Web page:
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CENTRE

Norway’s Centre Party: ‘The British have a better deal than the EEA’

Norway's Centre Party has called the UK's trade deal with the European Union "a better agreement" than the one Norway has as a member of the European Economic Area.

Norway's Centre Party: 'The British have a better deal than the EEA'
Marit Arnstad (above) argues that the UK deal is superior to EEA membership. Photo: Centre Party/Flickr
Marit Arnstad, parliamentary leader of the Centre Party, said in an interview with the Klassekampen newspaper on Tuesday that the UK had shown Norway could get a better deal than what it currently has as a member of the European Economic Area (EEA). 
 
“The UK has got a deal with gives them more freedom and more independence,” she said. 
 
“From my point of view, the British have a better agreement than the EEA. They gain access to the internal market and common trade, which is desirable, but they do not have to be part of the dynamic regulatory development that places strong limits on individual countries' national policies.”  
 
The former agrarian party last month overtook the Norwegian Labour and Conservative parties, the traditional leading parties of left and right, in polling ahead of next September's general election, sending a political shockwave through the country. 
 
 
Ms Arnstad said that after seeing the UK's success, her party would renew its calls for a public inquiry into possible changes to EEA membership.  
 
“I think it highlights the need to study alternatives to the EEA,” she said. “The most difficult thing for Norway is that we are constrained in areas of national politics, and that is happening in more and more areas. The British have now taken back these powers, and that is extremely interesting.” 
 
The Centre Party's call for an inquiry is backed by the Socialist Left Party, with Heming Olaussen, head of the party's EEA committee, telling Klassekampen that the UK's deal was superior.  
 
“The British have been released from the European Court of Justice. They are no longer subject to EU supremacy and must not accept any EU legislation in the future as we have to,” he said. 
 
“This agreement… safeguards national sovereignty in a better way than the EEA does for us.” 
 
Even after the Centre Party's recent surge in the polls, however, eurosceptic parties in Norway still lack a parliamentary majority.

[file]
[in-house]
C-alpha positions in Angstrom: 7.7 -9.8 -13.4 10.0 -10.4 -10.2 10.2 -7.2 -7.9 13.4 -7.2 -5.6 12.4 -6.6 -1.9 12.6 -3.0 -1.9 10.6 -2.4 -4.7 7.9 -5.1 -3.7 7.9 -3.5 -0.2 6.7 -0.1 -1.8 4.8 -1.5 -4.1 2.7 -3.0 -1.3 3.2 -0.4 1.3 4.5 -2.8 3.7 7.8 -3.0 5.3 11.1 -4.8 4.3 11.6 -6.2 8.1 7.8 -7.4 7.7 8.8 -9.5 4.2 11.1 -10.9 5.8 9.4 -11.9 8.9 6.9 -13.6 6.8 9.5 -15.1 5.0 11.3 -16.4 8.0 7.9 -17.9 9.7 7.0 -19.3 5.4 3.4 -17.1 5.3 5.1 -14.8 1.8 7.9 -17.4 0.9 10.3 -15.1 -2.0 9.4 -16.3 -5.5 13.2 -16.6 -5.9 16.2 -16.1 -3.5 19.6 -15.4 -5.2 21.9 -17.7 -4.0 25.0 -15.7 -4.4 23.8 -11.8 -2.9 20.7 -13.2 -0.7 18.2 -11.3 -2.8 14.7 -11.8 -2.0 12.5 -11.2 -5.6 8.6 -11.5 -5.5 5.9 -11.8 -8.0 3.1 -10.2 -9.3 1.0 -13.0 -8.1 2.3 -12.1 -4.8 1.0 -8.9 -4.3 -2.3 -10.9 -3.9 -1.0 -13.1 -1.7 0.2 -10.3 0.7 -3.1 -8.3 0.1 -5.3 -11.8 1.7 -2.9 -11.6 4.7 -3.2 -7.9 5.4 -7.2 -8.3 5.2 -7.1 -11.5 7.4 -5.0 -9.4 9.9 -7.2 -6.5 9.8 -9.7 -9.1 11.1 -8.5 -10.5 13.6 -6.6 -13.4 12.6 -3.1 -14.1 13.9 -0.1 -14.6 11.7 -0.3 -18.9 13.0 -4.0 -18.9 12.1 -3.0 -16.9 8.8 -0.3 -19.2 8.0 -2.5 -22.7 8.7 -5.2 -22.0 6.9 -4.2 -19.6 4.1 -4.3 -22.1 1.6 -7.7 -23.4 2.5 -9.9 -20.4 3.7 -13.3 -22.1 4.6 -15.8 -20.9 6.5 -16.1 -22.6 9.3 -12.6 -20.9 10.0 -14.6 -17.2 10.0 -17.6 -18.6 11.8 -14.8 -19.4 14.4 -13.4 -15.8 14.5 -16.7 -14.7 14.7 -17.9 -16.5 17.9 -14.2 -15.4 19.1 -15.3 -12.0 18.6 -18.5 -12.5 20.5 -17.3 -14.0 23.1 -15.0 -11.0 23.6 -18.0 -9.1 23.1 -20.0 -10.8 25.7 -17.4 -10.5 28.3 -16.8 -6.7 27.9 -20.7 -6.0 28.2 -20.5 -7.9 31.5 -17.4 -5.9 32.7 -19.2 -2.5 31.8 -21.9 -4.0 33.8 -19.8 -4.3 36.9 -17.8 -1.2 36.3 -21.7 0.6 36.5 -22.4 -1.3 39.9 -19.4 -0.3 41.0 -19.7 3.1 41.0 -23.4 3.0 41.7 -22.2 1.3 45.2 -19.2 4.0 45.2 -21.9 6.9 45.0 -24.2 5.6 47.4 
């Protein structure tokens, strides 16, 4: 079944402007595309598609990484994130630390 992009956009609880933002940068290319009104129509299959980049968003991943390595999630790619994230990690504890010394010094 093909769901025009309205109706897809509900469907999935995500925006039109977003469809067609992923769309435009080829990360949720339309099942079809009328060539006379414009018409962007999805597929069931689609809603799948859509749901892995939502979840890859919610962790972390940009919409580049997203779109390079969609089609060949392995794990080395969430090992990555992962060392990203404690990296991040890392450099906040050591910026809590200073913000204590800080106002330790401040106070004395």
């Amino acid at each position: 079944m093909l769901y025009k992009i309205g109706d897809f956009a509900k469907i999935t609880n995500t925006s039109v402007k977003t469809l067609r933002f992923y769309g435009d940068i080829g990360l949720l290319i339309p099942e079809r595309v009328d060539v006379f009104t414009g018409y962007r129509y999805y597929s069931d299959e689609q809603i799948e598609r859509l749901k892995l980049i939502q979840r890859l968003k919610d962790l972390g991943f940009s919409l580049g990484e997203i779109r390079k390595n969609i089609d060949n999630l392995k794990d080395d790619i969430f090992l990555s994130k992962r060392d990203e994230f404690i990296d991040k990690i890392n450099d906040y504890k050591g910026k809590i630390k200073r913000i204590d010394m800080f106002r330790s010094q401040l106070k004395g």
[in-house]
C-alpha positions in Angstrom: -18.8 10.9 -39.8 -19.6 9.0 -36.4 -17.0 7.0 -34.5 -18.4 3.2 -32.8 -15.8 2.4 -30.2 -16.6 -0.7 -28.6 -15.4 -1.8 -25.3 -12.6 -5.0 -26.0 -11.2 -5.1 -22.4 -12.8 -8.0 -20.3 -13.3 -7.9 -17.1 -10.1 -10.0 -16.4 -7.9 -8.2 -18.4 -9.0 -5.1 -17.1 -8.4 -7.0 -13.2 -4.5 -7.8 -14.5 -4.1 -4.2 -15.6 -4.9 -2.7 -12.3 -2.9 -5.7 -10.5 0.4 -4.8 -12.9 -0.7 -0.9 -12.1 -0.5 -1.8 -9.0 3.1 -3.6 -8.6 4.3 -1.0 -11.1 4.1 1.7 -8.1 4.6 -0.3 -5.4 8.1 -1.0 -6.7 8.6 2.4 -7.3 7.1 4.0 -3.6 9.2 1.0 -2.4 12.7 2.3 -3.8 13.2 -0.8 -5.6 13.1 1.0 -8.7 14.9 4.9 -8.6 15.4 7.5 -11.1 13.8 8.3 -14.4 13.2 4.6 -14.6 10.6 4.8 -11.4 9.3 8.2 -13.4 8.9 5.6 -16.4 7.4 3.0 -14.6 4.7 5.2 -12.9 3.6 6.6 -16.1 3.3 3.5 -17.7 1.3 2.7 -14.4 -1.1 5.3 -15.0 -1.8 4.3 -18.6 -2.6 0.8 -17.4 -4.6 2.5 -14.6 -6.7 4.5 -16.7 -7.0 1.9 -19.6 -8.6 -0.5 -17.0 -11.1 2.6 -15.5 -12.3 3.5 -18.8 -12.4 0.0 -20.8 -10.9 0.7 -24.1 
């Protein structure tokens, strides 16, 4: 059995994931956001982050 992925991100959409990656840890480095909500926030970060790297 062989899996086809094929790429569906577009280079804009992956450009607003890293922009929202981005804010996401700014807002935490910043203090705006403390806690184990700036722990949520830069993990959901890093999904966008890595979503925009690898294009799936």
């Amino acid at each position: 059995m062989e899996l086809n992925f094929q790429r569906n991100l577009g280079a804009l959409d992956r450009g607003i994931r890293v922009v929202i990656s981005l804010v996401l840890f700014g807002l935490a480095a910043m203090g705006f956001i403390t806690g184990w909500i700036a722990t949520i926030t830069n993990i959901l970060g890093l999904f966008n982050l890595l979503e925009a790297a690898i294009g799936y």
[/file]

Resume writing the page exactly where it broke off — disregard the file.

Both Labour and the Conservatives are historically pro-EU, and Norway's Prime Minister Erna Solberg argued earlier this month that the UK's Brexit struggles should serve as a warning to Norwegian eurosceptics. 
 
“Political parties in Norway that think it is a good idea to leave the EEA because we can negotiate new, better agreements should look more closely across the North Sea,” she said. 

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BREXIT

‘It’s their loss’: Italian universities left off UK special study visa list

The UK is missing out by barring highly skilled Italian graduates from accessing a new work visa, Italy's universities minister said on Wednesday.

'It's their loss': Italian universities left off UK special study visa list

Universities and Research Minister Cristina Messa said she was disappointed by the UK’s decision not to allow any graduates of Italian universities access to its ‘High Potential Individual’ work permit.

“They’re losing a big slice of good graduates, who would provide as many high skills…it’s their loss,” Messa said in an interview with news agency Ansa, adding that Italy would petition the UK government to alter its list to include Italian institutions.

Ranked: Italy’s best universities and how they compare worldwide

“It’s a system that Britain obviously as a sovereign state can choose to implement, but we as a government can ask (them) to revise the university rankings,” she said.

The High Potential Individual visa, which launches on May 30th, is designed to bring highly skilled workers from the world’s top universities to the UK in order to compensate for its Brexit-induced labour shortage.

Successful applicants do not require a job offer to be allowed into the country but can apply for one after arriving, meaning potential employers won’t have to pay sponsorship fees.

Students sit on the steps of Roma Tre University in Rome.

Students sit on the steps of Roma Tre University in Rome. Photo by TIZIANA FABI / AFP.

The visa is valid for two years for those with bachelor’s and master’s degrees and three years for PhD holders, with the possibility of moving into “other long-term employment routes” that will allow the individual to remain in the country long-term.

READ ALSO: Eight things you should know if you’re planning to study in Italy

Italy isn’t the only European country to have been snubbed by the list, which features a total of 37 global universities for the 2021 graduation year (the scheme is open to students who have graduated in the past five years, with a different list for each graduation year since 2016).

The Swiss Federal Institute of Technology, EPFL Switzerland, Paris Sciences et Lettres, the University of Munich, and Sweden’s Karolinska Institute are the sole European inclusions in the document, which mainly privileges US universities.

Produced by the UK’s Education Ministry, the list is reportedly based on three global rankings: Times Higher Education World University Rankings, the Quacquarelli Symonds World University Rankings, and The Academic Ranking of World Universities.

Messa said she will request that the UK consider using ‘more up-to-date indicators’, without specifying which alternative system she had in mind.

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